Walking, Hiking & Trail Running

Dark Matters | How Dystopian Sculptures And Night Running Can Lift Your Winter Mood

We went up north for the Love Trail Running collective's Panoptican Nightrunner Series

Featured Image: Richard Tierney



“Low branch!”


I’m running through a pitch-black forest with no actual thoughts in my head, beyond the urge to echo and obey the voice in front. Like a character in a video game, I jump, swerve, even leap sometimes, over obstacles on command. I’m not sure I’ve ever felt so focused nor so free.

“Tonight… would be a good setting for War of the Worlds or Black Mirror”

I’m wearing a head torch, but the light it’s providing on the path ahead is scant; it’s my ears that are doing the lion’s share of the sensory work here. It’s starting to rain, making the mud slippery and giving the stones a sheen, but I don’t fall, none of our group of twelve does, and before long we emerge from the trees and continue up the hill into the misty dark.

Lots of us vow to exercise more at the start of a new year, in the bleak months of January and February, but when night falls in the middle of the day, and the weather further hammers the point home, it can be easier to seek indoor sanctuary at a yoga class or treadmill session than to consider doing anything outside.

Pictured: View from Pendle Hill in Lancashire

Which is exactly why Love Trail Running (LTR), a Lancashire-based collective, launched the Panoptican Nightrunner Series. To encourage us to embrace deep winter in all guises. The series includes four trail runs of around 12-15km, which each involve an ascent to one of four sculptures, known as Pennine Lancashire’s Panopticans. The sculptures all sit upon a regional high pont and have a distinctly dystopian vibe about them. I mean that in a good way.

The Panopticans, taken to mean: “structures providing a comprehensive view” rather than: “circular prisons built with cells around a central all-seeing guard”, thankfully, were built in the mid-noughties by the East Lancashire Environmental Arts Network (ELEAN). Inspired by Anthony Gormley’s Angel of the North and other public art installations which enhanced the countryside and brought new visitors to underappreciated landscapes, they were controversial at the time but are now seen as unique 21st century landmarks.

“It’s escapism. I don’t think we’re really supposed to live in cities”

Tonight, I’m running up to the ‘Atom’, which sits above Wycoller Country Park, through a conservation area of brooding moorland that was once popular with the Bronte sisters, but tonight feels more like it would be a good setting for War of the Worlds or Black Mirror even, especially when the concrete sphere of the Atom looms into view. My imagination is getting its own run-out this evening, as is often the way when strong winds combine with empty fields and dark skies. “We’re near Pendle Hill, where witches used to roam,” says one of our three guides, as if reading my internal monologue. Witches often get a bad rap but I still quicken my pace to make sure I’m not running anywhere near the back.

This winter LTR is also guiding runs up to the ‘Halo’, which looks like an eerie Cold War-era radar, and theSinging Ringing Tree’, which is the most popular of the Panopticans. It won an award from the Royal Institute of British Architects (RIBA), and is designed in the shape of a wind-blown tree. Like the Atom, it sounds like a spooky place to be at night as it makes a makes a haunting, melodious sound as the wind goes through it.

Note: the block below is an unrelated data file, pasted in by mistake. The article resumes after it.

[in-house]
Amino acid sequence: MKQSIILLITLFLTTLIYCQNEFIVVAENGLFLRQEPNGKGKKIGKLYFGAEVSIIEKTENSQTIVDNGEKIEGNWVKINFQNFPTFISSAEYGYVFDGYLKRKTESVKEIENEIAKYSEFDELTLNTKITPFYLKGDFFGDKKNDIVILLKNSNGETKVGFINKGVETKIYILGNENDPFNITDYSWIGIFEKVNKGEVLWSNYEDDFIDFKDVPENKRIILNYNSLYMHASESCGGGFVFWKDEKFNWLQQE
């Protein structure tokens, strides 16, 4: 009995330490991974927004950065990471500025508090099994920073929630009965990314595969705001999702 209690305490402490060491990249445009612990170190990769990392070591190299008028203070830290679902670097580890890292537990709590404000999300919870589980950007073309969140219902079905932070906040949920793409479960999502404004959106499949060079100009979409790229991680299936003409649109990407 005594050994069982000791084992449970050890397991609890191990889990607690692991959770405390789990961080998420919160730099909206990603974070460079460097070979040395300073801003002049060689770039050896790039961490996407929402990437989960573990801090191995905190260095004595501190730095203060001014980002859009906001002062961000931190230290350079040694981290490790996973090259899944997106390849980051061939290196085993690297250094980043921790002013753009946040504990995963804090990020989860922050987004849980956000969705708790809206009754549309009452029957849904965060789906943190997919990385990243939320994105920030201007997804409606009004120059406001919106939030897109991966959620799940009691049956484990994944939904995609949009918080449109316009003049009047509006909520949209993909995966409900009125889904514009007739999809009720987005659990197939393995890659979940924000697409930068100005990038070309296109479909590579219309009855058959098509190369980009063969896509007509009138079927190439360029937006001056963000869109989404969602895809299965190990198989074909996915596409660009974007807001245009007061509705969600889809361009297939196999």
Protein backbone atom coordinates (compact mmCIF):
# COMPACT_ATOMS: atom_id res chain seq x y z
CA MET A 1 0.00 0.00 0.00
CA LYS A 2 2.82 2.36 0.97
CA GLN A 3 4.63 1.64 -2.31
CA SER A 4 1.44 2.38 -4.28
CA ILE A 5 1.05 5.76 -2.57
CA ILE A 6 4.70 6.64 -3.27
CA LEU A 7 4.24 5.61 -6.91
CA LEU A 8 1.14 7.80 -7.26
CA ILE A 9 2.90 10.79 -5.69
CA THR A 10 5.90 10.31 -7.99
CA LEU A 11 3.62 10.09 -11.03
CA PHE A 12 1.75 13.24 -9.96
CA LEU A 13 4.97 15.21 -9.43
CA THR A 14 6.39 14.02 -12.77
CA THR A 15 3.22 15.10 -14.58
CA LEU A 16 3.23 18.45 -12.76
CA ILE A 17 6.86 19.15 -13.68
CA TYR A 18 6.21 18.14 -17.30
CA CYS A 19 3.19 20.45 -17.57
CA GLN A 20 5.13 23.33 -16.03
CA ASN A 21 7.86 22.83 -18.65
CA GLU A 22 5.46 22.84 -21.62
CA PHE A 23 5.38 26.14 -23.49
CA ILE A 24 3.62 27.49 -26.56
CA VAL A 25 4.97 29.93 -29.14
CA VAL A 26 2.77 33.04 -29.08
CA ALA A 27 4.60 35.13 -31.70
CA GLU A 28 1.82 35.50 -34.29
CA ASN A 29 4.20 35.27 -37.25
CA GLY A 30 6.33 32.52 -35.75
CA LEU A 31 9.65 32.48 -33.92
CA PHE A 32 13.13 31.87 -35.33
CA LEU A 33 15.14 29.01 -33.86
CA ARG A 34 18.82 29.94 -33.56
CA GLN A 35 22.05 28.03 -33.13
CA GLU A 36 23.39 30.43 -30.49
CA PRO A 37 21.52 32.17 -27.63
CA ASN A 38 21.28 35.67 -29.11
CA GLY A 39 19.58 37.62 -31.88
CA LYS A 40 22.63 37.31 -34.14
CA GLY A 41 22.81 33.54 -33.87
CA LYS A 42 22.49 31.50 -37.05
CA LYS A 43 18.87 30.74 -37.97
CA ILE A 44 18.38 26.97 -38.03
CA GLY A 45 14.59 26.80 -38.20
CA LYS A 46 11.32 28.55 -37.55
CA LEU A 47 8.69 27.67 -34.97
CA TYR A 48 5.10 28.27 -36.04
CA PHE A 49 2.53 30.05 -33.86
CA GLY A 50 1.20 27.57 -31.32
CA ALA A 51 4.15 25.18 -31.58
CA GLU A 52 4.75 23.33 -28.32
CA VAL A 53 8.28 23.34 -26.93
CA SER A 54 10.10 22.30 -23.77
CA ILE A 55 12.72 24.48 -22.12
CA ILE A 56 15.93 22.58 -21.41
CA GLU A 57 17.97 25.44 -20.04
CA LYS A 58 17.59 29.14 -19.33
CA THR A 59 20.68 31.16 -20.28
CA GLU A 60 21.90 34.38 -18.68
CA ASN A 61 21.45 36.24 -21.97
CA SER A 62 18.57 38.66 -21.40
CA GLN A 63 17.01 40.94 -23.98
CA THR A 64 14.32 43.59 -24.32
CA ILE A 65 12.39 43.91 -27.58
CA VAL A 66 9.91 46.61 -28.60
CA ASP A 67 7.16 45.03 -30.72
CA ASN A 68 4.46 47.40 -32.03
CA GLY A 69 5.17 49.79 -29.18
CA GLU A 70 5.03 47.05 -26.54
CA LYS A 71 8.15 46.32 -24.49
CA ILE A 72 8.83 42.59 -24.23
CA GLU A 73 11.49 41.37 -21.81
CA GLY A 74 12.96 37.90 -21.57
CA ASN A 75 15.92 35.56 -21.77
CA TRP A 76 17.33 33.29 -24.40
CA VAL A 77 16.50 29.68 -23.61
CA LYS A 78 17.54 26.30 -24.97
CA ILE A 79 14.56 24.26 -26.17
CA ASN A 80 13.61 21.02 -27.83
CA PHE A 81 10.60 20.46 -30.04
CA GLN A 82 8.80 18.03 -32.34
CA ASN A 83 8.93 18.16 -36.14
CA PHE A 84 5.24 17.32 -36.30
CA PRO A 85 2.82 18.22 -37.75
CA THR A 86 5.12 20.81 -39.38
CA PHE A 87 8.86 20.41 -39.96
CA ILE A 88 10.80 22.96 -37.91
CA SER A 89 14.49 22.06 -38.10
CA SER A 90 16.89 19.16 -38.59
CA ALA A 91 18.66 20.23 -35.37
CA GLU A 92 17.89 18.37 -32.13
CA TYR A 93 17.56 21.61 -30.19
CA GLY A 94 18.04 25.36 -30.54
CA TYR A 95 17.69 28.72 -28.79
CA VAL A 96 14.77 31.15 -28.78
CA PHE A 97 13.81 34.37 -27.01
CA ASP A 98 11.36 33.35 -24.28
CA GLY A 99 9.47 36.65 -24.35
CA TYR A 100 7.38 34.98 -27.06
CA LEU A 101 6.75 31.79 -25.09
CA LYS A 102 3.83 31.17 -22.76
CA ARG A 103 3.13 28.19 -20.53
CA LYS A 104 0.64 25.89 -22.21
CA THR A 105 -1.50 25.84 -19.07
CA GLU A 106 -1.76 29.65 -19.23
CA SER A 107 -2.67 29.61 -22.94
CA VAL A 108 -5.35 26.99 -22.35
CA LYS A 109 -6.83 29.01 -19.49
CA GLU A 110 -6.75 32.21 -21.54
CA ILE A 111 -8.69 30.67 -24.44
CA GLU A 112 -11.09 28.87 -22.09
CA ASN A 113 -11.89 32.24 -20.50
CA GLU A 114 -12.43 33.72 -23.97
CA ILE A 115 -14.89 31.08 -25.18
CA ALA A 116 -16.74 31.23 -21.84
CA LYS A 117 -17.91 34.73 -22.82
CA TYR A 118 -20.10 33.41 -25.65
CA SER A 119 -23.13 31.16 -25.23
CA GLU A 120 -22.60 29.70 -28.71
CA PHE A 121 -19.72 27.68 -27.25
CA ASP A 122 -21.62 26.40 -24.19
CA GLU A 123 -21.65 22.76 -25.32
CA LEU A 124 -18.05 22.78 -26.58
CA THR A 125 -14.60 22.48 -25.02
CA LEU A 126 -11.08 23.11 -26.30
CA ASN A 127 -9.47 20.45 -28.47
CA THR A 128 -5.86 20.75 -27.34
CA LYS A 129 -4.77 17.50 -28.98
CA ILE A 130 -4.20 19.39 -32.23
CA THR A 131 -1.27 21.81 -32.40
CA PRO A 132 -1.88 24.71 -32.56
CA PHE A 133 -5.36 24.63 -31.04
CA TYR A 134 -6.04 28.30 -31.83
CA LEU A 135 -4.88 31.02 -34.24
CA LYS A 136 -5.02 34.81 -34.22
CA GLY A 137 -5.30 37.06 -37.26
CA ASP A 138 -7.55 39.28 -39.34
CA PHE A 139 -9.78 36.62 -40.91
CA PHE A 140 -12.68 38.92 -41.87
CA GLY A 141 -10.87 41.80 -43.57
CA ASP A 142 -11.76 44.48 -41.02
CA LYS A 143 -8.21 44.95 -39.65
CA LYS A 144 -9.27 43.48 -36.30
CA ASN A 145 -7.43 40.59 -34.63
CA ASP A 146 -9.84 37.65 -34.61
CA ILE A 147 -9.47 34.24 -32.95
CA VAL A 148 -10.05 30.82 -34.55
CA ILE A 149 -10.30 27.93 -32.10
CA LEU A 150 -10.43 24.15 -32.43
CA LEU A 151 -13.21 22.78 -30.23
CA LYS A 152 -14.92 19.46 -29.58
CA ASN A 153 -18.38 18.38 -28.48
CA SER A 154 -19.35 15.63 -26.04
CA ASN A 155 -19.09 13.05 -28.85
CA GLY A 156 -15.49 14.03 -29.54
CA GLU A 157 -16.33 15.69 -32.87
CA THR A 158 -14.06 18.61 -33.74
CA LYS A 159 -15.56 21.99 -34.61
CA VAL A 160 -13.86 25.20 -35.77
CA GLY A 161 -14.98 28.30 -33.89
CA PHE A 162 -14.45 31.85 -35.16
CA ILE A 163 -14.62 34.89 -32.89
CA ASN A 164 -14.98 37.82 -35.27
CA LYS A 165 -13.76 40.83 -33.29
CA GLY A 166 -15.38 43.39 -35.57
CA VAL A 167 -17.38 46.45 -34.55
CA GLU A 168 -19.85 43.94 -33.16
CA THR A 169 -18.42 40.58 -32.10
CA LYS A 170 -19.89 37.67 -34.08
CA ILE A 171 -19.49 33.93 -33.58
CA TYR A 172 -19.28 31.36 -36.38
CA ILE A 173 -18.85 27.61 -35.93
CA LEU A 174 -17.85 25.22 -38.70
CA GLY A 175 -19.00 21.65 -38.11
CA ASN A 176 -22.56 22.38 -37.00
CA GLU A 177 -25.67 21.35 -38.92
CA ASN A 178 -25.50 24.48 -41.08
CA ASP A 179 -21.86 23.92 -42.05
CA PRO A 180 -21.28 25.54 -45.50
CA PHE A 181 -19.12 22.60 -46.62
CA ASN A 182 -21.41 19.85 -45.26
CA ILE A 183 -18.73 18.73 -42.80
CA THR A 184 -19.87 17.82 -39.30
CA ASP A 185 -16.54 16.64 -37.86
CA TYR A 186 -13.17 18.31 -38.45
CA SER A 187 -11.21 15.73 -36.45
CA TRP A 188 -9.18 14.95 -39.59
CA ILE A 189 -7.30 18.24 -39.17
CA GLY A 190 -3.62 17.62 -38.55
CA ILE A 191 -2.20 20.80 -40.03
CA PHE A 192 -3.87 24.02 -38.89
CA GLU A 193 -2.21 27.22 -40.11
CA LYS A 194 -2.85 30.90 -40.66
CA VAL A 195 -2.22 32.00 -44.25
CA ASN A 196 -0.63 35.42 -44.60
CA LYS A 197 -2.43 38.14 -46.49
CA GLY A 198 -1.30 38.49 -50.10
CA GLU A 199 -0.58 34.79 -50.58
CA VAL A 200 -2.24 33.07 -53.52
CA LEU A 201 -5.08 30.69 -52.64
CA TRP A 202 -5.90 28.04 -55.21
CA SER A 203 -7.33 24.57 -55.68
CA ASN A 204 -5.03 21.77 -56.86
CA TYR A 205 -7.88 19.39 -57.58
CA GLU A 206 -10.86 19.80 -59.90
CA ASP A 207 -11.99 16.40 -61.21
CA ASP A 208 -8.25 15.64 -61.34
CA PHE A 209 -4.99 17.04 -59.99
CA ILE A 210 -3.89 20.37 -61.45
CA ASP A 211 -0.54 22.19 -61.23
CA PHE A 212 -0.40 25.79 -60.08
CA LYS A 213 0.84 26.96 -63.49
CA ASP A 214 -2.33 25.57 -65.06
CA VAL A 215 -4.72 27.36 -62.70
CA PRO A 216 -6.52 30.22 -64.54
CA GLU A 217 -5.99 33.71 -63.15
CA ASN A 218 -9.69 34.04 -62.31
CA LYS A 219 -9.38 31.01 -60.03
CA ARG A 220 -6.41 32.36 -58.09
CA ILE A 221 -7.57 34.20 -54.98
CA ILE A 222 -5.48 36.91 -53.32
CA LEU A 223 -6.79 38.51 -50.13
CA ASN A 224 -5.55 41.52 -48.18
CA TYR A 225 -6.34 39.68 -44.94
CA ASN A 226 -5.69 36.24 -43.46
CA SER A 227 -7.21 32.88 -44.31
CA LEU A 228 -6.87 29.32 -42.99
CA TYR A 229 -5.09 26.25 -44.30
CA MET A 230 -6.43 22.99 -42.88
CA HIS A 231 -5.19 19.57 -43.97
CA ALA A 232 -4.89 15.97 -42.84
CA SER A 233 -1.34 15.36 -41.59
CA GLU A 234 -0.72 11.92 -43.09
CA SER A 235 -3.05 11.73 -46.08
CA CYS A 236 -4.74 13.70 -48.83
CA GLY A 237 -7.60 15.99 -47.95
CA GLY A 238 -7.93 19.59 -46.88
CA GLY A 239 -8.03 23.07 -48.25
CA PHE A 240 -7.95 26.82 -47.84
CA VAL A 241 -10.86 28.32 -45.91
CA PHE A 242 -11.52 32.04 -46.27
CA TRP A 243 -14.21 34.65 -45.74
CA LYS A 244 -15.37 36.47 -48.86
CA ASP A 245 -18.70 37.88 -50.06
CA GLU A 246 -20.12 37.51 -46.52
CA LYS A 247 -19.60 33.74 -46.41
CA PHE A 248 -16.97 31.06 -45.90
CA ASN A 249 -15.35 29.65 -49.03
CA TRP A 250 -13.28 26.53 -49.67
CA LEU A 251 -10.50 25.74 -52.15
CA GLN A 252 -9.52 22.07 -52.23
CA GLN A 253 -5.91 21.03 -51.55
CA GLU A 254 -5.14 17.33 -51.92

Pictured: The Ringing Tree. Photo: Richard Tierney

I’d never heard of the Panopticans before, but then I haven’t ever been to this part of Lancashire, which looks rugged and beautiful even at night. Though Rodger Wilkins, LTR’s founder and lead guide tells me lots of local people don’t even know the sculptures are here. He says: “Some people’s only focal points are the motorways and the road signs, but it can be quite satisfying to know your environment, it makes you connect with it more. There are so many famous local spots around here. You might get some local people who know them, but others will say: ‘Oh no we’ve never heard of it,’ yet they live just up the road.”

“I’ve run a lot around the north west in the last 15 years. Sometimes I’ll run 60k all off road just to get somewhere…and that sense of adventure is what we’re trying to bottle and take to people.”

“I want to experience running while doing it and not just thinking about my time”

Rodger was inspired to set up LTR after witnessing the public enthusiasm for the London Olympics in 2012. But even though he’s also a triathlon coach, his focus for LTR was always trail running at an enjoyable pace, and LTR’s ethos is very much the antithesis of race running.

“In the last 10 years, Instagram, Twitter and other social media have fuelled the ego of the individual,” says Rodger. “Every Monday people post photos of their medals [from weekend races] and the culture is very much: ‘What time did you get?’ And not: ‘How many amazing things did you see or how much did you enjoy it?’ I find it quite blinkered. We’re trying to give people another option from doing a competitive race. To help them meet new people, go somewhere they’ve never been and learn something, rather than just being head down and racing.”